Camden Market is one of London's must-visit spots. In this week's post, Sarah shares why this is one of her favorite boroughs in the city and why you can eat, shop, and enjoy interacting with the locals there. Get a quick intro to bartering 101 at the market and what to expect at thrift stores in the area!
(Original illustrations by Sarah Mai)
I’m just over halfway through my time here in London, and at this point I feel like I’ve subconsciously started moving to the rhythm of the city. I know the train schedules by heart, have apps downloaded that keep me in the loop of the city’s going-ons, and have become familiar enough with the local grocery store clerks to the point that I am embarrassed that they know how many times I have purchased Haribo Starmix in the past month. The weeks gently tick themselves away and I find myself counting the things I have left to see before the next half of the semester passes all too quickly. Trust me, there is no shortage of sights and experiences left, but I keep circling back to the same few favorite activities, like museums, parks, and high streets. There is one activity that stands out from the rest, which feels distinct to living in an old and very diverse city, and that is market going.
What to expect around Camden Market.
It’s no secret that London is home to incredible markets, each having the unique personality of its home borough. Some are mostly focused on food, with brilliant mounds of fragrant cheeses, cured meats, and shiny fruits displayed proudly for foodie perusal. Some are more focused on the material things in life, from kitschy t-shirts, antique lamps, and sparkly fabrics, to chunky plastic jewelry. At the heart of one of my favorite boroughs in London is the Camden Market, which has a little bit of everything you could ask for. It also is one of the best places in the city to do one of my favorite activities: people watching.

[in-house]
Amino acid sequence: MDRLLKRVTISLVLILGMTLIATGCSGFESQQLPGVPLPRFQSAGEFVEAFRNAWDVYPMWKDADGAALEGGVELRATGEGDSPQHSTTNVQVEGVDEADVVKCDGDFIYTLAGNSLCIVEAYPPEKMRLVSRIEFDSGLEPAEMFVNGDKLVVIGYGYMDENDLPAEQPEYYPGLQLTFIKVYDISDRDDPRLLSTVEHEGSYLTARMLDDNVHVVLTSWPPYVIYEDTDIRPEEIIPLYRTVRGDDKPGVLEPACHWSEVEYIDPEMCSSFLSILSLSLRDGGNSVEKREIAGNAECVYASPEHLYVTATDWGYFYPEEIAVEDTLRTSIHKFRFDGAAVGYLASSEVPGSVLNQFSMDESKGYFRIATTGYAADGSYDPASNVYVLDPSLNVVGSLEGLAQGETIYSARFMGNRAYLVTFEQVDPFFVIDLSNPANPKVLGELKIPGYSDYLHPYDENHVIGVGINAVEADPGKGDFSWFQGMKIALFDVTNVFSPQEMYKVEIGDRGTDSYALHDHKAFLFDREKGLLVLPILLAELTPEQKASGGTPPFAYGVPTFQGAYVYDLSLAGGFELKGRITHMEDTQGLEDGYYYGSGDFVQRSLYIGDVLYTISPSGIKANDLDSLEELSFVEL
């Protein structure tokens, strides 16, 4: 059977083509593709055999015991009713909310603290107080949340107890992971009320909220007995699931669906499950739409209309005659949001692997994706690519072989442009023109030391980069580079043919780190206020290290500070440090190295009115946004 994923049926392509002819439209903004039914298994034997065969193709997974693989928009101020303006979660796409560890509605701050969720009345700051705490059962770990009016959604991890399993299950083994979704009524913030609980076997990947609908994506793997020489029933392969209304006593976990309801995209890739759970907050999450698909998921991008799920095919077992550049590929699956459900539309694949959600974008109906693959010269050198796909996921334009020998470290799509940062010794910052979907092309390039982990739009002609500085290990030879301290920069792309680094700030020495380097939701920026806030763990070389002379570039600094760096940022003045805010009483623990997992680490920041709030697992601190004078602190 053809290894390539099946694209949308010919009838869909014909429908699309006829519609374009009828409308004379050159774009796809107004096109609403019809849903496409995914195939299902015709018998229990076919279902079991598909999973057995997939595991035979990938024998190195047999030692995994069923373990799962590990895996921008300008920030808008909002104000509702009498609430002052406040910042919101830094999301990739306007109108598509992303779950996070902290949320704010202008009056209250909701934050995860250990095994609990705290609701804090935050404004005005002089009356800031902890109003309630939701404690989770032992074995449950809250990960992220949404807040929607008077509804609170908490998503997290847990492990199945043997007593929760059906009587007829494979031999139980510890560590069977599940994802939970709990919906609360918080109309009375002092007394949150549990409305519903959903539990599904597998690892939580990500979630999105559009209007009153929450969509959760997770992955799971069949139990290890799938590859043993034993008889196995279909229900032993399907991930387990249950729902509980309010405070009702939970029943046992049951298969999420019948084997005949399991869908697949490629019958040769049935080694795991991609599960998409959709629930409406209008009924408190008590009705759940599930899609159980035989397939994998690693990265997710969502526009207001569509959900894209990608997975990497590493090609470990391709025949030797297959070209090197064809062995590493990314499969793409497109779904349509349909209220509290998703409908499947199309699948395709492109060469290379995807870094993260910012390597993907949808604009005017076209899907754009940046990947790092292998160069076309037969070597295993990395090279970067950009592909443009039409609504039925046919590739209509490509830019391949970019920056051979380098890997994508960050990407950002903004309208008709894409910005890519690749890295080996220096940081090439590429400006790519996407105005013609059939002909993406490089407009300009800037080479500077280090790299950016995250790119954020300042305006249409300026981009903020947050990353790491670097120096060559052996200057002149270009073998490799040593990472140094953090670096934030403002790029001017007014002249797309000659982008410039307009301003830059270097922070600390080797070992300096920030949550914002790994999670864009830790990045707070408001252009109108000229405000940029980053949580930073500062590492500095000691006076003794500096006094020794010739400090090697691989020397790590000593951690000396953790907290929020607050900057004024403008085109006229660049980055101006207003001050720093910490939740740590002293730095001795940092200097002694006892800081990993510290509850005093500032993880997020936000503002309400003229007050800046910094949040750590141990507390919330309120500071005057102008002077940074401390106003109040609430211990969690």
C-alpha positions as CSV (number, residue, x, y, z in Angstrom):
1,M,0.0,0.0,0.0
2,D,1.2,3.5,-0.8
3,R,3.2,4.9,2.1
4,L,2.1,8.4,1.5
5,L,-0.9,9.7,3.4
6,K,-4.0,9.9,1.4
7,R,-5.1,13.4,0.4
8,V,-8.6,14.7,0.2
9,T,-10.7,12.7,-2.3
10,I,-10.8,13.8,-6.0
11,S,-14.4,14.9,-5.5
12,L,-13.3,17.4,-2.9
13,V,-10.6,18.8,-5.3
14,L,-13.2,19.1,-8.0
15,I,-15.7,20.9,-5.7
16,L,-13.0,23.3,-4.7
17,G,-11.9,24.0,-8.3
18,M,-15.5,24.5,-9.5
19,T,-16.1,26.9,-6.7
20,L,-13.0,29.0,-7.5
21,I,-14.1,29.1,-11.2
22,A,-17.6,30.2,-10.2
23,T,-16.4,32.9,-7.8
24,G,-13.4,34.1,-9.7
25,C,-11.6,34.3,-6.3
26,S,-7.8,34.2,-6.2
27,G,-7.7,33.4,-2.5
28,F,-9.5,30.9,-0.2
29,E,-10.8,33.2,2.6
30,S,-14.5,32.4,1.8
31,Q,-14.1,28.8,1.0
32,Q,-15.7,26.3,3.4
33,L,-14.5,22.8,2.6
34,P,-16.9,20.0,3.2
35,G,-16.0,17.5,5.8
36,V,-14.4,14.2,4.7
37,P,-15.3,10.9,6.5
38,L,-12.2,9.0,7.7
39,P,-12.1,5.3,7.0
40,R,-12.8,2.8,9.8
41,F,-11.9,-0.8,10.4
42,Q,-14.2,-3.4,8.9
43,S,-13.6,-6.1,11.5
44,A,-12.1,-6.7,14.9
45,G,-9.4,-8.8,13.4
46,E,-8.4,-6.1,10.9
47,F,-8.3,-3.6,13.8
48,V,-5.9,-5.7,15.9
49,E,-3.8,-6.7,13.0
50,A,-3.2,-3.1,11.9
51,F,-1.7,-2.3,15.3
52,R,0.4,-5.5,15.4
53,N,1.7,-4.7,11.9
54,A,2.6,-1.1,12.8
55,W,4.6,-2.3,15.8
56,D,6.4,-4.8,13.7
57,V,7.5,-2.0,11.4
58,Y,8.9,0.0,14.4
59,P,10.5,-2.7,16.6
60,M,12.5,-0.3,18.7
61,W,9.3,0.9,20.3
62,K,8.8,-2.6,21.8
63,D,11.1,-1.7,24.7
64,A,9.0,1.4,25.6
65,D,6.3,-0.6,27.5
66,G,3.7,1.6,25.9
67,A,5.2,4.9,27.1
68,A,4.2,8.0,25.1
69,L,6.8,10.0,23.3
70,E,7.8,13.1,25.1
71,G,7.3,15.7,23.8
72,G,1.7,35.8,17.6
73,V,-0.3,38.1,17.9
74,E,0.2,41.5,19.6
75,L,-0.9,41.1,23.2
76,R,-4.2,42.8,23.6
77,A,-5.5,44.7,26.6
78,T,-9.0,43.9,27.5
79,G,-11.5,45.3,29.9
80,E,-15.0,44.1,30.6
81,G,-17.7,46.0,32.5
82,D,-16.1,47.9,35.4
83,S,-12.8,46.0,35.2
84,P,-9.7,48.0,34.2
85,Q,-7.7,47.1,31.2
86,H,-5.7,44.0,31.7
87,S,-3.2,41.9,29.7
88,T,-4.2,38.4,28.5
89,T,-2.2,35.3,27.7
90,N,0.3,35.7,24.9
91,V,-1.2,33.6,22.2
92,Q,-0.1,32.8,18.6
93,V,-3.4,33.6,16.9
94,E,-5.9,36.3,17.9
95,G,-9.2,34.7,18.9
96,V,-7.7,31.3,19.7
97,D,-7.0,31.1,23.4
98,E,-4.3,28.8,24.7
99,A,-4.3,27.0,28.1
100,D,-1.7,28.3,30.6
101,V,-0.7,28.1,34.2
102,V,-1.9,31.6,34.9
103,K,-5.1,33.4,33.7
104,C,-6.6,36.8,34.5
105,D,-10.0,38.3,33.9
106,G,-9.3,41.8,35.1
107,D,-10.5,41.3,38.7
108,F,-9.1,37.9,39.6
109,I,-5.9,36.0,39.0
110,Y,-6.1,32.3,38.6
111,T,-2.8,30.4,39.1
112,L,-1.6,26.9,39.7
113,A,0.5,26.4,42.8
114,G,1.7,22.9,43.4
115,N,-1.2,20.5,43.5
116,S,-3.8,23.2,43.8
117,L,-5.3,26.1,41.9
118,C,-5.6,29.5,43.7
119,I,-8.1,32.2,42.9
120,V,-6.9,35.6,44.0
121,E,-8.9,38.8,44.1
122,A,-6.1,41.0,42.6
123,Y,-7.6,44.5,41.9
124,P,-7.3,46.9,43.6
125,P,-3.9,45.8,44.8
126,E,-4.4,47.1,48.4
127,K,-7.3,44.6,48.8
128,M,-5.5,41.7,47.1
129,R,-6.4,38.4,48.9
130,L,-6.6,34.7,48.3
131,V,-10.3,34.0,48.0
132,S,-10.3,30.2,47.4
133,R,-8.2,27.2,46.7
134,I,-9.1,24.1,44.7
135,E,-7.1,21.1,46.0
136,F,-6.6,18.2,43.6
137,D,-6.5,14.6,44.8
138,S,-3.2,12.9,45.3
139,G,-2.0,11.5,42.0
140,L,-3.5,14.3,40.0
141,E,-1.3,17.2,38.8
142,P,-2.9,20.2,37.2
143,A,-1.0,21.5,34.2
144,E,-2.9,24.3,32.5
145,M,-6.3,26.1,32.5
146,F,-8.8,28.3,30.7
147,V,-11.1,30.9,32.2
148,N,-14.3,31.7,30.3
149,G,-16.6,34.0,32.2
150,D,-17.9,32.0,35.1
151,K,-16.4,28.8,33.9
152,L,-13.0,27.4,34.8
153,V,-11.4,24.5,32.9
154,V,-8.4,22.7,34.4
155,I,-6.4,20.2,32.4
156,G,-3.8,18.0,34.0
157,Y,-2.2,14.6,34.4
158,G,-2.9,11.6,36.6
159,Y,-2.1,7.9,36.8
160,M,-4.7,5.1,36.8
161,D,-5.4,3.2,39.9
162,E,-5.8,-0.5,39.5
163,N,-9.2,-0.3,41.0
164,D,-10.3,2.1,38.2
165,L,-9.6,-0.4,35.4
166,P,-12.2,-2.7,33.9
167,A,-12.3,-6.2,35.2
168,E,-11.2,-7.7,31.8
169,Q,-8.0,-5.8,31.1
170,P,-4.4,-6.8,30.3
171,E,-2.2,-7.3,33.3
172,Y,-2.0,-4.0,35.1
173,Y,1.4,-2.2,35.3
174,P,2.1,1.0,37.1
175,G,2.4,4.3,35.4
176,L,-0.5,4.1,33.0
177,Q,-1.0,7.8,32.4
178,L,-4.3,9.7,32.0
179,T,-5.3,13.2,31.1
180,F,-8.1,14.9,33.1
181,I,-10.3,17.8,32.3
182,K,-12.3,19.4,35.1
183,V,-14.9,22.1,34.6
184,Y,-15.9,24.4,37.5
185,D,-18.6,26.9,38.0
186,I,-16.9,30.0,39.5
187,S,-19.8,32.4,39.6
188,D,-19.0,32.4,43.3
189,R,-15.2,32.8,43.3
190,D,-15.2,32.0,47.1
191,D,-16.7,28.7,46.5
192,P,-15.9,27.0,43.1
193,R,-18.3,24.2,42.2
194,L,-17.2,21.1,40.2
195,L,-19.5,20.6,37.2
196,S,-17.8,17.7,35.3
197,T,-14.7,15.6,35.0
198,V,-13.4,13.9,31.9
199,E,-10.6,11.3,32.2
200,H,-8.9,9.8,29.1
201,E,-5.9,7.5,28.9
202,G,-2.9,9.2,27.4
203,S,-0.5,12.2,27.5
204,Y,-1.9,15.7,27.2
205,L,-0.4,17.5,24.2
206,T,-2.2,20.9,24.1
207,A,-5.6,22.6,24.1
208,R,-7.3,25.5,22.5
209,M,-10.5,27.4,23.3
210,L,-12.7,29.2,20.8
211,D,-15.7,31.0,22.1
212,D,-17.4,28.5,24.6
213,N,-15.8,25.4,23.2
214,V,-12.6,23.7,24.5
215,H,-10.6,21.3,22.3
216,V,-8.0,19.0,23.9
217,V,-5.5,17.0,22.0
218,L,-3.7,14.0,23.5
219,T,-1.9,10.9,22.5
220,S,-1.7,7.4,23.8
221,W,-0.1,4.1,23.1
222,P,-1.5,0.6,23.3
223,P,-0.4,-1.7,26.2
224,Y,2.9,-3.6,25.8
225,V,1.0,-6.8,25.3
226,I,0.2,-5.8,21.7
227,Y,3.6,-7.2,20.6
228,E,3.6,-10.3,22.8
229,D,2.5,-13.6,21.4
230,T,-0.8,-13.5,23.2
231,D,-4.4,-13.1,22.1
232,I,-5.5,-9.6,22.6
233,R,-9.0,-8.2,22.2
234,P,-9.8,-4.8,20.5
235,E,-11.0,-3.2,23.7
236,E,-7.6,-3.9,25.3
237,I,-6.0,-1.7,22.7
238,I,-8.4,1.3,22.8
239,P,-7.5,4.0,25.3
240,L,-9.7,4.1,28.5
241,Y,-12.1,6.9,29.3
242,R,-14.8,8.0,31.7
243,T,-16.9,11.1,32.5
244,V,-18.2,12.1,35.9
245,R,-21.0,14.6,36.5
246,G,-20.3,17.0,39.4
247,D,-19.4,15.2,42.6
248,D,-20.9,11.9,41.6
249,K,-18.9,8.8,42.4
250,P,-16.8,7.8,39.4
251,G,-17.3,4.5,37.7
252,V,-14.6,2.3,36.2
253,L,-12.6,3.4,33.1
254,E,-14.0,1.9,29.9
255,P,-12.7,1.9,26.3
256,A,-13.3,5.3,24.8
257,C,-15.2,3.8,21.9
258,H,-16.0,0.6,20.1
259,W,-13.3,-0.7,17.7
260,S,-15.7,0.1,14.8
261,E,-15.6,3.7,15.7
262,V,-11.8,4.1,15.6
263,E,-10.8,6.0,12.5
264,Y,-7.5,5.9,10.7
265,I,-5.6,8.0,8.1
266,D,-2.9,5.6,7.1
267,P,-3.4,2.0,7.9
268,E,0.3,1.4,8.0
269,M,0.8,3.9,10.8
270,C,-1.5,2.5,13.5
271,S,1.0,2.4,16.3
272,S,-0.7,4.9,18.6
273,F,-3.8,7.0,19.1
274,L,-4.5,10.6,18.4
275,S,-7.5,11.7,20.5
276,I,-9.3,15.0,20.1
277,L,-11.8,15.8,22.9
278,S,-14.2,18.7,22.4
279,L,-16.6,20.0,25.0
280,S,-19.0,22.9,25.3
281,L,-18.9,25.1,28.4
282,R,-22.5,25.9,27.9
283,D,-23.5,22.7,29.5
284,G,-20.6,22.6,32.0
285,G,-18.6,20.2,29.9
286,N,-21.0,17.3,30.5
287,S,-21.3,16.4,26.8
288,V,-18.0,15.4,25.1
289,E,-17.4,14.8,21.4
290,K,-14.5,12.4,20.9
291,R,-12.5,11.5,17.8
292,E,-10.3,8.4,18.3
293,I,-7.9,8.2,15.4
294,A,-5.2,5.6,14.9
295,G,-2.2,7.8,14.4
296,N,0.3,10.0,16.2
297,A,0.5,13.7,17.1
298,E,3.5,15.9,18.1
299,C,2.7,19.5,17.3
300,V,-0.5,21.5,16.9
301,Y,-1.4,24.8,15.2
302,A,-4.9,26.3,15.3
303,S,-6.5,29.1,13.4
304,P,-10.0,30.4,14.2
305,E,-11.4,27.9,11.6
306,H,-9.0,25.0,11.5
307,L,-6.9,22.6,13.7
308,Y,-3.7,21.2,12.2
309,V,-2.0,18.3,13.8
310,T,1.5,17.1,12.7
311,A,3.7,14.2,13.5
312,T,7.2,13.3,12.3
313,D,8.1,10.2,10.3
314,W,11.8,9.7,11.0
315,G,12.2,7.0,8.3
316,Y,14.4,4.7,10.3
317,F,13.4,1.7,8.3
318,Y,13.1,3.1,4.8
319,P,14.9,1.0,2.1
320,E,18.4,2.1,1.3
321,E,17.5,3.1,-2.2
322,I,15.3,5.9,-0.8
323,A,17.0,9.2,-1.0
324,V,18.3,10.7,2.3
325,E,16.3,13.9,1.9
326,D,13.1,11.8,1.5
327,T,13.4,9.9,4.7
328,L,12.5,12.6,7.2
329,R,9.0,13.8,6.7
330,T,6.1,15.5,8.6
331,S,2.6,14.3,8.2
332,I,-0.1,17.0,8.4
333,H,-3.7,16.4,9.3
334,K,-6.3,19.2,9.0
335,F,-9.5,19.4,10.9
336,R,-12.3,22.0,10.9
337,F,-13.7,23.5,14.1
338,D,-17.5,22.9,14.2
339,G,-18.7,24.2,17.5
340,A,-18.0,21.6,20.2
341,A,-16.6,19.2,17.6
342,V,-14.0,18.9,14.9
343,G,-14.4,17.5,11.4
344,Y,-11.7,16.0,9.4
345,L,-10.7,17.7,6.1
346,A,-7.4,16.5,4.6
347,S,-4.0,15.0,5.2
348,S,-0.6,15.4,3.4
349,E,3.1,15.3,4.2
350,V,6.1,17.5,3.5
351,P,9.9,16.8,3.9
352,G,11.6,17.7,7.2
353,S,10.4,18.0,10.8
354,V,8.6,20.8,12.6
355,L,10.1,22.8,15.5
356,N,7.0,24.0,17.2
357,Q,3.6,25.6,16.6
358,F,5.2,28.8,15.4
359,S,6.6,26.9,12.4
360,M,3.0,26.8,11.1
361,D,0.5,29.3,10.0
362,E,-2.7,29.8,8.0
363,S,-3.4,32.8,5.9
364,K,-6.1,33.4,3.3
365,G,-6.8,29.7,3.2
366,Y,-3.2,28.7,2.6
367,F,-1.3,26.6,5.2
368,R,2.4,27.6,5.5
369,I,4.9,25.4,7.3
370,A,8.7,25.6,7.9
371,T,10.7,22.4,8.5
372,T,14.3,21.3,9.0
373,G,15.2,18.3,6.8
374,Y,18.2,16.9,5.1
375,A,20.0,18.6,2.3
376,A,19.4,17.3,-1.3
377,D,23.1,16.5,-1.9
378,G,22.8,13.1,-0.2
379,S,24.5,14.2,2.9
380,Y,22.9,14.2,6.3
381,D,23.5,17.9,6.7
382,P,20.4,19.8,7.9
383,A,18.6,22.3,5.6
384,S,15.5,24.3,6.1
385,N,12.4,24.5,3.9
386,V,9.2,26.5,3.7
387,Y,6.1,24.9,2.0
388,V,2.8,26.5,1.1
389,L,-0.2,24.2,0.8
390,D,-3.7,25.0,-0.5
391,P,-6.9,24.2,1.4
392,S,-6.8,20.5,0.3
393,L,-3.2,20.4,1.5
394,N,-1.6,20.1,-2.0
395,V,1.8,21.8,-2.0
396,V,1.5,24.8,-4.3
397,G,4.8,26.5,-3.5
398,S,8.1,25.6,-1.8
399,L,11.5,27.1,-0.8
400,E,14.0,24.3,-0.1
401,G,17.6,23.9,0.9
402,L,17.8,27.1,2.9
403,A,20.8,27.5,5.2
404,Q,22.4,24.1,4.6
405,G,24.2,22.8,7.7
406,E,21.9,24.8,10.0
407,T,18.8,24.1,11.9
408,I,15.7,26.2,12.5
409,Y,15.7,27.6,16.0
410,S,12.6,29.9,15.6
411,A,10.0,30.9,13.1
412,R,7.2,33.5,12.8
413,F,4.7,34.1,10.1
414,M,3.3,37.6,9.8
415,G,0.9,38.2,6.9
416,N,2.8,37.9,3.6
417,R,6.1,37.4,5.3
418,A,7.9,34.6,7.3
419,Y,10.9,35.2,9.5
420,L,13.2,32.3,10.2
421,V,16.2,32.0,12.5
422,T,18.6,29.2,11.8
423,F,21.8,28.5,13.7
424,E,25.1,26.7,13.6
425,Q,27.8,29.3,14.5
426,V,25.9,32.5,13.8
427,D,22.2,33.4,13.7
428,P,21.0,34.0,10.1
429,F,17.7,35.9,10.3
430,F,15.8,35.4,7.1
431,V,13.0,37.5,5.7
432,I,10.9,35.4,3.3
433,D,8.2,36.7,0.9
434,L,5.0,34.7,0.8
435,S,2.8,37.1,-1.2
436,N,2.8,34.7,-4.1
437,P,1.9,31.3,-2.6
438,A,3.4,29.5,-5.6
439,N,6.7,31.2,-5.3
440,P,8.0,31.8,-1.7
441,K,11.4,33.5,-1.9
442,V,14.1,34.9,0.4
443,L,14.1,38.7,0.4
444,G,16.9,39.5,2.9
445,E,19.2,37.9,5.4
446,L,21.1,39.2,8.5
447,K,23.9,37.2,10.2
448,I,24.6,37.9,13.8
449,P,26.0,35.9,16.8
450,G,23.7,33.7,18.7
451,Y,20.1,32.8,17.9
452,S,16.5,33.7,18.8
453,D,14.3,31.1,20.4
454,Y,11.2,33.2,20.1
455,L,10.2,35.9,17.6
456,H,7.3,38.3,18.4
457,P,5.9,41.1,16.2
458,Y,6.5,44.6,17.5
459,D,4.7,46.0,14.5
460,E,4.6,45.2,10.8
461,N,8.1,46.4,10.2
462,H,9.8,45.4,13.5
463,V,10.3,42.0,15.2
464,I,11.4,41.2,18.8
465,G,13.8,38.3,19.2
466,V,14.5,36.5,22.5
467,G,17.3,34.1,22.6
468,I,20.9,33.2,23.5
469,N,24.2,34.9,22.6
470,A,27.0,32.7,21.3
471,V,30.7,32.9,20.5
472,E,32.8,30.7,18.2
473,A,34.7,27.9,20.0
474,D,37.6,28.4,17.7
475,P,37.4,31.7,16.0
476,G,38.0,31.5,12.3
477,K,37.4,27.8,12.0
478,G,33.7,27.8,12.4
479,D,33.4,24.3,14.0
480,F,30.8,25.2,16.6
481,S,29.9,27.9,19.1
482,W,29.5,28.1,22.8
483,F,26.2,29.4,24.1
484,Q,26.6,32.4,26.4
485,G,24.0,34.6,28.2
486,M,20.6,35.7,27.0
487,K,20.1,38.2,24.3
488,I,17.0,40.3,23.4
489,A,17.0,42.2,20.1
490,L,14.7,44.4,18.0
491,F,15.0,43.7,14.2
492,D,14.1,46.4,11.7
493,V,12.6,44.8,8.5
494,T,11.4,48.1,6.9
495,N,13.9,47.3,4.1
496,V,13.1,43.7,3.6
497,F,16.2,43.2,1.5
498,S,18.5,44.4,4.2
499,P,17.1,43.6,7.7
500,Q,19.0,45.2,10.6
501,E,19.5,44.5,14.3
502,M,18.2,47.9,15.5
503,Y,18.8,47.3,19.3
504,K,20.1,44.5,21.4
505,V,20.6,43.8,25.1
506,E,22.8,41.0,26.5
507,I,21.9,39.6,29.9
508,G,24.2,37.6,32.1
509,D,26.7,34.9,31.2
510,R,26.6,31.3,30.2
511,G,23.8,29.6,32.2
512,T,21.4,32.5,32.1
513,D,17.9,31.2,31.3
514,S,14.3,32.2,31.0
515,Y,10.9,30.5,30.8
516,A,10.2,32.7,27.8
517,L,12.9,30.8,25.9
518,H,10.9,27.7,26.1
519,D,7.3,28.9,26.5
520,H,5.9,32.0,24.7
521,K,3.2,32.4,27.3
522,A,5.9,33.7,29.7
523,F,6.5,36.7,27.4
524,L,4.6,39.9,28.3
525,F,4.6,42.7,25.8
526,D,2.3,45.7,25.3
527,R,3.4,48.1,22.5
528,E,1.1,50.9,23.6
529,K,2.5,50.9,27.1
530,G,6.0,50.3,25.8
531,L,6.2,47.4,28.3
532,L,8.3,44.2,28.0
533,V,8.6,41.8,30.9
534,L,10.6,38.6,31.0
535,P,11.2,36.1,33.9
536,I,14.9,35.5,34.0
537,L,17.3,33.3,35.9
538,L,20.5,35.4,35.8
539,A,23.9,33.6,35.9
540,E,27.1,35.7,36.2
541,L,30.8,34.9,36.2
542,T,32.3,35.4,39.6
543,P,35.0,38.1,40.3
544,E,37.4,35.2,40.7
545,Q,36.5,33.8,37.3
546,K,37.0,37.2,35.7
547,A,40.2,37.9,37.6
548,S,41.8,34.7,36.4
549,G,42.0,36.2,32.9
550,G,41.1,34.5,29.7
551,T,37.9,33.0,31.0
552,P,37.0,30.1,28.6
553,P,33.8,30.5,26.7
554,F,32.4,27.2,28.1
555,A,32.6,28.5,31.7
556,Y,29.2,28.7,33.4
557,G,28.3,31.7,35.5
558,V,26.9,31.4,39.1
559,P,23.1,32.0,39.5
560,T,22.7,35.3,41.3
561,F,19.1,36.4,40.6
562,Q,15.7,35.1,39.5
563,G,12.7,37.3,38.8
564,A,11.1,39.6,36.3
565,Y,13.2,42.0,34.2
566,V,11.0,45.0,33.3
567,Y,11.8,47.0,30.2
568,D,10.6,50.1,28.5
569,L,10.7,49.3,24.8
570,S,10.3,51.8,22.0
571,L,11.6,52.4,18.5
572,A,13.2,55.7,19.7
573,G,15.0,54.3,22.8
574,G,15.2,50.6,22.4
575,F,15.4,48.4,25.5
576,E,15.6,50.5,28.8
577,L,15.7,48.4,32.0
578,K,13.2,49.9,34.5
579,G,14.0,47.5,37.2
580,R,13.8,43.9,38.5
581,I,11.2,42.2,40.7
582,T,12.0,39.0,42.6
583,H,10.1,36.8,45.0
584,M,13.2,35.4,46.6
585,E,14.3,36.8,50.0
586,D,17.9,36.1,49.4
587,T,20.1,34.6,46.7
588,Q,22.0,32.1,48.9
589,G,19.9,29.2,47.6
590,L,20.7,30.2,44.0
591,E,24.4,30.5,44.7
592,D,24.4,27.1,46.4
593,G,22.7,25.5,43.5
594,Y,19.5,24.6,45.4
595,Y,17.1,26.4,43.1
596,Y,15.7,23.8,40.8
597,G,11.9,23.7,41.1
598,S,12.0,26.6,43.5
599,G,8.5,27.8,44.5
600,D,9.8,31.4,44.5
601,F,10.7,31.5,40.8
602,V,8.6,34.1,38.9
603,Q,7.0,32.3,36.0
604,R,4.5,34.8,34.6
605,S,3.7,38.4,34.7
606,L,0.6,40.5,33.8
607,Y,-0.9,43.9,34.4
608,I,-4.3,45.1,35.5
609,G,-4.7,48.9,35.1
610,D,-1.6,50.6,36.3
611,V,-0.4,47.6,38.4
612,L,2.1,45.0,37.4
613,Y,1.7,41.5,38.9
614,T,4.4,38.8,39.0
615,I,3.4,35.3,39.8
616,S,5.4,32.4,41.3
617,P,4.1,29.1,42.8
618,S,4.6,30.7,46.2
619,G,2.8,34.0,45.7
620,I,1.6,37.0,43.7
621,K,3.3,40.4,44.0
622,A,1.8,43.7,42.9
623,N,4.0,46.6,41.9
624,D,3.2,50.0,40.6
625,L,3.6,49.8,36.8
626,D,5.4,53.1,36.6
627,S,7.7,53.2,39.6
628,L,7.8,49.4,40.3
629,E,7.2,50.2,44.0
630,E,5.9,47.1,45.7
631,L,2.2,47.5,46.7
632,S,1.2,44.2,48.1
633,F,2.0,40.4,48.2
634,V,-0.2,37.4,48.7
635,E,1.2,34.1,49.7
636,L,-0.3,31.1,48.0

Watching people and observing London's street style.
Trust me, Camden Market is one of the best people watching spots in the city. The town has a palpably alternative attitude, which is represented by the styles of its proud inhabitants. It doesn’t feel unapproachable to me, as I dabbled in wearing dark lipsticks and dying my hair a range of grungy colors in high school, and gives me the opportunity to relive some of my more rebellious fashion choices of the past. I would never claim that I ever immersed myself truly into goth or punk scenes, as there was none in my hometown. However, in Camden alternative style lives and breathes fire and plays electric guitar. The market itself is plopped at the top of Camden Town, but seems to extend way past its apparent google maps border. The high street leading up the market is littered with vendors selling Batman t-shirts and designer bag rip-offs, but also a few incredible shops that sell the highest platform goth boots with the most studs and buckles I have ever seen successfully applied to one shoe.
These boots were made for buying from Camden Market!
Once you get to the actual market, you find that it is an extravagantly designed and decorated labyrinth. Food and drinks are scattered around the entrance so you can nourish yourself before becoming lost for the next few hours in the indoor market space. I prefer to go on a weekday, as it can be overwhelming on a weekend with the amounts of goers, and I find myself wanting to rush past shops rather than peek in when I’m being shoved forward by an angry mob of tourists. If you do get to take your time in the market, peek into as many shops as you can! There is something for everyone, from bohemian embroidered headbands, to techno-club light-up furry tube tops, to plain white t-shirts.